Three retired generals on the government case, and counting (two of them require Senate confirmation). They are Mattis, Kelly and Flynn. Sounds like a law firm ready to take your case for a very high fee of trust in a time of tension and uncertainty.
President-elect Trump has chosen his generals, who now will help him with security at home and abroad. That is the assignment the voters gave our next president. It is his decision to make, pending, in two instances, Senate approval.
These generals and the President who chose them, will demand close scrutiny at a moment in history which resonates with earlier moments in history, described by Charles Dickens in the opening line of his A Tale of Two Cities:
It was the best of times, it was the worst of times, it was the age of wisdom, it was the age of foolishness, it was the epoch of belief, it was the epoch of incredulity, it was the season of Light, it was the season of Darkness, it was the spring of hope, it was the winter of despair, we had everything before us, we had nothing before us, we were all going direct to Heaven, we were all going direct the other way–in short, the period was so far like the present period, that some of its noisiest authorities insisted on its being received, for good or for evil, in the superlative degree of comparison only.
The picture of General Mattis is an Associated Press photo. The picture of General Kelly is from the U.S. Defense.gov archives. The picture of General Flynn is by Tom Williams CQ-Roll Call Inc.
It is now clear that this column has changed focus from errors in the blind pro-Israel policy of the United States to the “liberal” rant in opposition to Donald Trump. I liked this column before, when it gave attention to a subject neglected. I like military men, because, when Lincoln disregarded therm and attempted to reinforce Fort Sumter, we had a war which destroyed the Constitution and accomplished nothing worthwhile that would not otherwise have been accomplished more humanely and gracefully in peace. Good military men understand war, the need to avoid it, and how to maintain peace.
Hi Jim,Your opening with Chas Blow’s extremist statement is unfortunate. Guess what? Donald Trump IS going to be President, our President. To say, “I will never . . .get along with him”, is too extreme. Withering gaze, yes. Indeed, from all progressives and fair-minded people. Left-wing bigotry is as real as right wing bigotry. There has been a “conservative” bent in the US that came out big-time in this last election.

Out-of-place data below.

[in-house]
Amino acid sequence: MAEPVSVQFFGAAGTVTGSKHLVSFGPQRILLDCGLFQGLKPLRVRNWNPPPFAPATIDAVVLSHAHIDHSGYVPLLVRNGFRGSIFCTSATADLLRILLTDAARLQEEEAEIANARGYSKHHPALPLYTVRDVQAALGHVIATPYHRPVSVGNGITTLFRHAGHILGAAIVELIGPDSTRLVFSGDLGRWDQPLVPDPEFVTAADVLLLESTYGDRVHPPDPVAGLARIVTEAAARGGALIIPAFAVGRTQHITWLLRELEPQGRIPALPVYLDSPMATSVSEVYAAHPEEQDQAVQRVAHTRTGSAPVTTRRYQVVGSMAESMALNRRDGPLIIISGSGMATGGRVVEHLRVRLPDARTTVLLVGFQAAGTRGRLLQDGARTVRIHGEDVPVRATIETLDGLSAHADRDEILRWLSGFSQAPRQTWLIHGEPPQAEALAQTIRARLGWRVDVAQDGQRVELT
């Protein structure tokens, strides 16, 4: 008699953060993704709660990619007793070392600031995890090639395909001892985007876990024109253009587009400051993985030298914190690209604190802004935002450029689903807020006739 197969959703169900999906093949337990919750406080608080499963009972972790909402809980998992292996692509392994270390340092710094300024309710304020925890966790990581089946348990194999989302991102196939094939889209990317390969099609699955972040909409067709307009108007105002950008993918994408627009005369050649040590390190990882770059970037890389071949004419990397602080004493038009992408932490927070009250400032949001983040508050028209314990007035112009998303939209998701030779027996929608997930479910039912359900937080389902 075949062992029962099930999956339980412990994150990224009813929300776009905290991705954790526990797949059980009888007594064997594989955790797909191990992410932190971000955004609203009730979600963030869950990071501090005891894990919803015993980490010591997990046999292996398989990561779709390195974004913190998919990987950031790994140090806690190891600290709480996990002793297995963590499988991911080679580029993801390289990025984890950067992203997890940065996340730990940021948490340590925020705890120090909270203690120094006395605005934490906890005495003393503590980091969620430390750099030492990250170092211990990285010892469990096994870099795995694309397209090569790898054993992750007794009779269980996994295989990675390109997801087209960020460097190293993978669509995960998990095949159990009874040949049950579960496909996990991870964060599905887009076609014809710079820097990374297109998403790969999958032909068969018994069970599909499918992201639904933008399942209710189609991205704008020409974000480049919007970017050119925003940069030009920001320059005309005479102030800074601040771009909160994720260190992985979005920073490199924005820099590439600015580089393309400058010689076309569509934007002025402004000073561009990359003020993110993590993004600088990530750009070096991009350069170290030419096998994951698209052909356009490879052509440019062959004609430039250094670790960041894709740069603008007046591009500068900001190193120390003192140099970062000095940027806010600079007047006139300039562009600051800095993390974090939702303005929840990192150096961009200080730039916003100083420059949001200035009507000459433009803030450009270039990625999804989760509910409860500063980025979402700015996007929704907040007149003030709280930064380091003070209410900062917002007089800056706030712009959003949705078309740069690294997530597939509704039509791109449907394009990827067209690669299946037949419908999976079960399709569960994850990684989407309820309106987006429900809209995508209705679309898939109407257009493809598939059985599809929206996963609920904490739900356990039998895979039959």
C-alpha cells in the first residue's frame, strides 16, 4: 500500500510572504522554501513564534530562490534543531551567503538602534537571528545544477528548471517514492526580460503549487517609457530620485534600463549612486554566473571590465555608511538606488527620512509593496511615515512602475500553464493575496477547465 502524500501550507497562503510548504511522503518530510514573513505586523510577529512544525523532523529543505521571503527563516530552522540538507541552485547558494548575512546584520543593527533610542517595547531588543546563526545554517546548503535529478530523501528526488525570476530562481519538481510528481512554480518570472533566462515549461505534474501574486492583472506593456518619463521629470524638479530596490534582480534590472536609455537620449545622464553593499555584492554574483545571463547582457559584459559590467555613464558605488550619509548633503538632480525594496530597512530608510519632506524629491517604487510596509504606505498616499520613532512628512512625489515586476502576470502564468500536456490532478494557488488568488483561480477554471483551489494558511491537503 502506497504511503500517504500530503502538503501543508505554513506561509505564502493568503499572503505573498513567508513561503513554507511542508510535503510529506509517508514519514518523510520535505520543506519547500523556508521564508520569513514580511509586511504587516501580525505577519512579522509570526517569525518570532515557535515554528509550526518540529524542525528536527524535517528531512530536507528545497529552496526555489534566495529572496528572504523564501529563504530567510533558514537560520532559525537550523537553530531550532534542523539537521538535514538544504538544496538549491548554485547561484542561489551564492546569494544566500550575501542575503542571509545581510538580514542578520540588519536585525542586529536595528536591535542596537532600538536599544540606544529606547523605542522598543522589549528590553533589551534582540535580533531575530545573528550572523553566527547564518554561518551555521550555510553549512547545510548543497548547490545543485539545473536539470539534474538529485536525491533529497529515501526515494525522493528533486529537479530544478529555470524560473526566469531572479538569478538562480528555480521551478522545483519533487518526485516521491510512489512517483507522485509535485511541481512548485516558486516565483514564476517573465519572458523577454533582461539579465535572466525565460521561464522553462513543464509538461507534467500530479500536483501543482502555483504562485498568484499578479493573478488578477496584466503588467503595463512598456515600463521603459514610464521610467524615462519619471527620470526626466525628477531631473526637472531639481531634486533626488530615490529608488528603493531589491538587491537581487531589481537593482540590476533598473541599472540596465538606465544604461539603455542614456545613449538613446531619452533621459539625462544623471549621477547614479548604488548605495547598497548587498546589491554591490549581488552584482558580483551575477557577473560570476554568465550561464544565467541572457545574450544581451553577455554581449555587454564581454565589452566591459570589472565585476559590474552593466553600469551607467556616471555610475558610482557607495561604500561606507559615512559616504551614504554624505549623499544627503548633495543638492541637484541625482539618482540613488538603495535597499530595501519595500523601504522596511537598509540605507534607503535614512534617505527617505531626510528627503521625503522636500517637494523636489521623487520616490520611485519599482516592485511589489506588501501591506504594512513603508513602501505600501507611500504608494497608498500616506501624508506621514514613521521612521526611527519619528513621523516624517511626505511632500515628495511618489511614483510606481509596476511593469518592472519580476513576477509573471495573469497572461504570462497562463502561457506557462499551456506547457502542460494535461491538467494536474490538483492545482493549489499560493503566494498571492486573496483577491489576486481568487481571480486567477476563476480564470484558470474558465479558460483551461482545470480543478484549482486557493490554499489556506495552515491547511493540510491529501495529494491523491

My sense is that Mr. Trump will take it too far to the right and have no end of troubles keeping his job when the pendulum swings back, even during the first few years of his term. I’m leaning toward David Brooks’ speculation: resignation or impeachment in the first year. . .
I have to declare that my interest in US politics stems from the fact that it is the US that provides sustenance and behaves like a blind devoted supporter of Israel; the illegal occupier of my country. Additionally, the US uses all leverage at its disposal to shield Israel from all criticism and, in return, Israel takes advantage of this protection to commit with total impunity the most atrocious crimes against the Palestinians in the occupied territories.
Granted that the American people deserve a better president than Trump, but the ongoing relentless campaign to discredit him by the media, which is controlled by the ‘shadow government’, is just to give him a taste of what to come should he contemplate making decisions contrary to their whims when he occupies the Oval Office next month.
Thanks Jim. Very insightful. Two omissions: what will make or break the Trump legacy are these generals’ stance toward Russia and Iran. On Russia, I hope Trump lives up to expectations. Second, “I don’t believe you care much at all about this country or your party … the only thing you care about is self-aggrandizement ,” while true for Trump, could just as easily have been written about Hillary.
Thinking of Afghanistan, Iraq, Libya, and Syria, to name a few, Mr. Graham’s assertion that “good military men understand war, the need to avoid it…” is a sad commentary on military men in the US service since 9/11.
Mr. Assaly, — Our wars in Afghanistan, Iraq, Libya, and Syria, all on false pretenses, were pushed, not by military men, but civilian politicians, from George Bush, Dick Cheney, Barack Obama, Joe Biden, Hillary Clinton, and John Kerry, etc., — Republicans and Democrats alike, led by the New York Times, CNN, and other major media. Once into a war, military men do as ordered; but our military men don’t get us into these wars. It is a clear pattern in American history, back to the days when Washington avoided but Jefferson pushed us into war with Great Britain. The neo-cons behind our civilians who push us into our wars in the Middle East are generally chicken hawks. If you want to read slanted news against about Trump, a large number of major media will give you all you want. But we don’t have much quality commentary about misguided American foreign policy toward Israel such as has distinguished this forum for many years.
Once again, a helpful use of and reminder of the classics! We’ve been there before, comforting or not. My head keeps spinning.
I would have to agree with Jack Graham’s assessment.